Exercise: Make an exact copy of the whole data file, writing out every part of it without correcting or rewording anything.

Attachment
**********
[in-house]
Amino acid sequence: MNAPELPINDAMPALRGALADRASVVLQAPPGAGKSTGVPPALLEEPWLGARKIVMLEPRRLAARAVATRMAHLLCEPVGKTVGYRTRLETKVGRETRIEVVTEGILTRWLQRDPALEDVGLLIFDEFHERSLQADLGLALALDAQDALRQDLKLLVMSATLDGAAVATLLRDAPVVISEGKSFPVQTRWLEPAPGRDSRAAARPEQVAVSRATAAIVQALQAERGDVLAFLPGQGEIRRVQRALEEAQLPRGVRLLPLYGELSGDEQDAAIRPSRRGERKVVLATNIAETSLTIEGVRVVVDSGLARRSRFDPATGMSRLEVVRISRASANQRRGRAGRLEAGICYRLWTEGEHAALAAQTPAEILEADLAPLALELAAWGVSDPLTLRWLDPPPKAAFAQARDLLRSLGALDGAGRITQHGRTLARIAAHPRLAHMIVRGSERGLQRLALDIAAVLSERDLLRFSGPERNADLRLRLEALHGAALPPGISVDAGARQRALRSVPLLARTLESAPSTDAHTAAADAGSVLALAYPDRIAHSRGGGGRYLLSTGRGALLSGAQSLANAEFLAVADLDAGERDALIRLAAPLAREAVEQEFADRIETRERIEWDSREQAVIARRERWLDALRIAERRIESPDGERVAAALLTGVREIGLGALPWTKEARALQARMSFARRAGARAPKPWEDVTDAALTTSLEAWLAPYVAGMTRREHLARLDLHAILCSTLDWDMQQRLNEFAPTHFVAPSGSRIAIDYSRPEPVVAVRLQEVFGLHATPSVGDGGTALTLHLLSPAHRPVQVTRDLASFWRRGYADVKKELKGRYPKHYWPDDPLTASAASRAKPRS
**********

[in-house]
Amino acid sequence: MNAPELPINDAMPALRGALADRASVVLQAPPGAGKSTGVPPALLEEPWLGARKIVMLEPRRLAARAVATRMAHLLCEPVGKTVGYRTRLETKVGRETRIEVVTEGILTRWLQRDPALEDVGLLIFDEFHERSLQADLGLALALDAQDALRQDLKLLVMSATLDGAAVATLLRDAPVVISEGKSFPVQTRWLEPAPGRDSRAAARPEQVAVSRATAAIVQALQAERGDVLAFLPGQGEIRRVQRALEEAQLPRGVRLLPLYGELSGDEQDAAIRPSRRGERKVVLATNIAETSLTIEGVRVVVDSGLARRSRFDPATGMSRLEVVRISRASANQRRGRAGRLEAGICYRLWTEGEHAALAAQTPAEILEADLAPLALELAAWGVSDPLTLRWLDPPPKAAFAQARDLLRSLGALDGAGRITQHGRTLARIAAHPRLAHMIVRGSERGLQRLALDIAAVLSERDLLRFSGPERNADLRLRLEALHGAALPPGISVDAGARQRALRSVPLLARTLESAPSTDAHTAAADAGSVLALAYPDRIAHSRGGGGRYLLSTGRGALLSGAQSLANAEFLAVADLDAGERDALIRLAAPLAREAVEQEFADRIETRERIEWDSREQAVIARRERWLDALRIAERRIESPDGERVAAALLTGVREIGLGALPWTKEARALQARMSFARRAGARAPKPWEDVTDAALTTSLEAWLAPYVAGMTRREHLARLDLHAILCSTLDWDMQQRLNEFAPTHFVAPSGSRIAIDYSRPEPVVAVRLQEVFGLHATPSVGDGGTALTLHLLSPAHRPVQVTRDLASFWRRGYADVKKELKGRYPKHYWPDDPLTASAASRAKPRS